If your company faced a compliance litigation, please provide the amount/costs that incurred as a result of fines, penalties and settlements associated with bribery, corruption or unethical business practice and compensations paid to third parties.

  • Radia Guira

Please provide details in the comments section.

This question aims to understand the financial implications and consequences your company has faced due to compliance-related issues. Specifically, it focuses on the costs your company has incurred because of fines, penalties, and settlements related to bribery, corruption, or unethical business practices. This is a measure of the financial risk and potential reputational harm that your company might carry due to such practices.

Additionally, this question also requests details about any compensations your company has paid to third parties. This could be a result of a legal settlement, an out-of-court settlement, or any other form of compensation resulting from a dispute, controversy, or a wrongdoing. The cumulative amount paid as compensation to third parties can often be an indicator of the level of conflicts, disputes or disagreements your company might have had with various stakeholders.

An example of response to this question could be: « Our company faced compliance litigation in the financial year 2021. The costs incurred as fines, penalties, and settlements associated with misconduct like bribery and corruption amounted to $500,000. Additionally, we paid a compensation of $300,000 to third parties over the same period. » No further details about the individuals or organizations involved in the litigation or allegations are asked for, considering the privacy and confidentiality norms. Remember, honesty and transparency in these questions can help improve your ESG score.

Understanding the Financial Impact of Non-Compliance

When a company is entangled in compliance litigation, especially in cases related to bribery, corruption, or unethical business practices, the financial implications can be substantial. These situations often result in hefty fines, penalties, and settlements, and may also include compensations paid to third parties. It’s imperative for businesses to transparently disclose these costs when calculating their ESG (Environmental, Social, and Governance) score.

An accurate assessment of these costs not only reflects the financial impact of the non-compliance but also signifies the company’s attitude towards legal and ethical standards. To evaluate your company’s exposure, it is important to review all legal proceedings, including any outstanding or ongoing cases. Recording the total sum paid in fines, penalties, settlements, and third-party compensations will give stakeholders a clear picture of the compliance-related costs incurred by your company.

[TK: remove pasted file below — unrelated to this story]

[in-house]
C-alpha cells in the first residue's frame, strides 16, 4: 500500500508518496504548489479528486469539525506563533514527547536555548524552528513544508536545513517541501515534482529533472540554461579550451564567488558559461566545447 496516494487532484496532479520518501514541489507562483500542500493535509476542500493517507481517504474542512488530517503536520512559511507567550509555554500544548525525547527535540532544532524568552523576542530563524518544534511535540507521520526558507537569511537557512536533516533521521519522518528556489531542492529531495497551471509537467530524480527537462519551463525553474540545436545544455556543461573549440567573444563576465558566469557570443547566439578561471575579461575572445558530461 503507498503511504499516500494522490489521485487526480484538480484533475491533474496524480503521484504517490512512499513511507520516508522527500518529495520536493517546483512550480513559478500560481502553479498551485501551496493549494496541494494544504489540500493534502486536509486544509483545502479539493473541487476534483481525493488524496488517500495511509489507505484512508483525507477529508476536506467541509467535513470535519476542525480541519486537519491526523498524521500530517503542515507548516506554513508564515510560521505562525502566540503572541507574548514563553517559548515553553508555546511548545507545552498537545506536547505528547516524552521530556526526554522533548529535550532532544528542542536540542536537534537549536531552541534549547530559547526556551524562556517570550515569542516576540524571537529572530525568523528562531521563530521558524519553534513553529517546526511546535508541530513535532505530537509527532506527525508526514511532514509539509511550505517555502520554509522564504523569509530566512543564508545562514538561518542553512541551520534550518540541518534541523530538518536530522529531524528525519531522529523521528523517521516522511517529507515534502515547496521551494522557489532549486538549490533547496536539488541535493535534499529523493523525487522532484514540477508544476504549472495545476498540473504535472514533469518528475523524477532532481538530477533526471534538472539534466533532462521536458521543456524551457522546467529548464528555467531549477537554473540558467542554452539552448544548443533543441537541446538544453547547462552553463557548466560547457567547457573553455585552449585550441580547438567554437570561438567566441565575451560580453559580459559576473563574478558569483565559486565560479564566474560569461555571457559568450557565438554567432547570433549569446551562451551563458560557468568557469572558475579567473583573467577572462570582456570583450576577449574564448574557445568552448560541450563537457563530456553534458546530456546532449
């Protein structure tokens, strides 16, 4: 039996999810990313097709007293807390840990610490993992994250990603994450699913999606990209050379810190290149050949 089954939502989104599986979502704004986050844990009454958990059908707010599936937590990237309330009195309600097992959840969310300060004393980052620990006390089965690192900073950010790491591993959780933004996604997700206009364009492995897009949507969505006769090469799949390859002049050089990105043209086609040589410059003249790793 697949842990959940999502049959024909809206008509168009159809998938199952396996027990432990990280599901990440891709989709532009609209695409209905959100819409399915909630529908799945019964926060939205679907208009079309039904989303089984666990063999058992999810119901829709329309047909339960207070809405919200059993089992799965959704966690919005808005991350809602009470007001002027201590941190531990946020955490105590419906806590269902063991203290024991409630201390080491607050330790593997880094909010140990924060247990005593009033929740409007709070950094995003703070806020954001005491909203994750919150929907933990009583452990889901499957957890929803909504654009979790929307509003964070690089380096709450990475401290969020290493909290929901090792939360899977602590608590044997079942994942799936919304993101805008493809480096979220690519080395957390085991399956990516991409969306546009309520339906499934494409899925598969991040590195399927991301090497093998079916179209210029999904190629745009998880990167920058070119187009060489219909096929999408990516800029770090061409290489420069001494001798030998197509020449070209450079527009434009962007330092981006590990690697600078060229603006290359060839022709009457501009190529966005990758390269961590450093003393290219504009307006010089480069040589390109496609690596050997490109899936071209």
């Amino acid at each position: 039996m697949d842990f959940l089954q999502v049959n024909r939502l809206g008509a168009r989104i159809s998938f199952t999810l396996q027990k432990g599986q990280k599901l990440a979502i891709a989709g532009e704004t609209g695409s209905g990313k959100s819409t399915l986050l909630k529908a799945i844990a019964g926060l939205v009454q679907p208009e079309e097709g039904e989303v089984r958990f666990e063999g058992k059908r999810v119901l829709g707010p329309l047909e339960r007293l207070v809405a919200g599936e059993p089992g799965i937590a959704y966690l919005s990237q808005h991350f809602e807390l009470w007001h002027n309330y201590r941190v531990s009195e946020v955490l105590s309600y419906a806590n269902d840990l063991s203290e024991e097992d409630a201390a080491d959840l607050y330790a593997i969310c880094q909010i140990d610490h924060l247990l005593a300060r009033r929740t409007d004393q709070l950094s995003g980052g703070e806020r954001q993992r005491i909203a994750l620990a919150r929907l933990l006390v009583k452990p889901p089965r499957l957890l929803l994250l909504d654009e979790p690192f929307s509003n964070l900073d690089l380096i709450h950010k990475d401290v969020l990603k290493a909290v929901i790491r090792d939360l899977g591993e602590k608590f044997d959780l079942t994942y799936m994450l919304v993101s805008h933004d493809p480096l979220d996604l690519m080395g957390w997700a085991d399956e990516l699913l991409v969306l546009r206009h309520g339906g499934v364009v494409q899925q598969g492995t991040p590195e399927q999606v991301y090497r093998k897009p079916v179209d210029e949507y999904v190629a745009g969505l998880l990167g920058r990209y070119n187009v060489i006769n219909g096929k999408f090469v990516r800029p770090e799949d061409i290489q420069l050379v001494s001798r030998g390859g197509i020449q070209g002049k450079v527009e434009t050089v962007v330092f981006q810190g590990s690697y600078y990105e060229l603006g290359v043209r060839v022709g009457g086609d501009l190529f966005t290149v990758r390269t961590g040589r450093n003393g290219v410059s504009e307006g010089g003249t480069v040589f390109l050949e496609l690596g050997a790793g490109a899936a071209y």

Documenting Compliance Litigation Expenses

Detailing the costs associated with compliance litigation involves a meticulous approach. It requires businesses to maintain comprehensive records of all incidents of bribery, corruption, and unethical practices. This includes any legal fees, investigation costs, and any money spent remediating the issues. When responding to questionnaires aimed at ascertaining your company’s ESG score, it is crucial to provide an itemized list of these expenses.

For instance, when calculating fines and penalties, ensure that your accounting team segregates these payments from regular operational expenses. This distinction is vital for accuracy and transparency. Similarly, when documenting settlements, include the rationale behind the amount and the nature of the litigation. Compensations paid to third parties should also be captured, detailing the reasons for these payments and the beneficiaries.

To better understand and implement the standards of anti-corruption measures, we encourage you to consult the French Anti-Corruption Agency’s presentation on international standards, which can be found here.

Best Practices for Mitigating Future Risks

While documenting past and current litigation costs is critical for your ESG score, it is equally important to establish and follow best practices to mitigate future risks. Implementing a robust anti-corruption compliance program can significantly reduce the likelihood of similar issues arising in the future.

Developing a culture of integrity starts with a clear policy against corruption and bribery, which should be communicated to all employees and stakeholders. Regular training sessions and a confidential reporting system can also enhance your organization’s capability to prevent and detect unethical conduct. For guidance on addressing bribery and corruption risks, particularly in mineral supply chains, the OECD’s guidelines are an invaluable resource.

Another effective measure is establishing an anti-corruption compliance function within your company. This function can oversee the implementation of policies and procedures, conduct risk assessments, and ensure that compliance is an ongoing process rather than a one-time checklist. A practical guide on setting up this function can be accessed here.

In conclusion, accurately reporting the costs incurred from compliance litigation is a fundamental aspect of measuring a company’s ESG performance. It reflects not only the past actions but also sets the stage for future improvement. By thoroughly documenting these expenses and establishing a strong framework to avoid future cases, companies can enhance their ESG scores and build trust with investors, customers, and other stakeholders.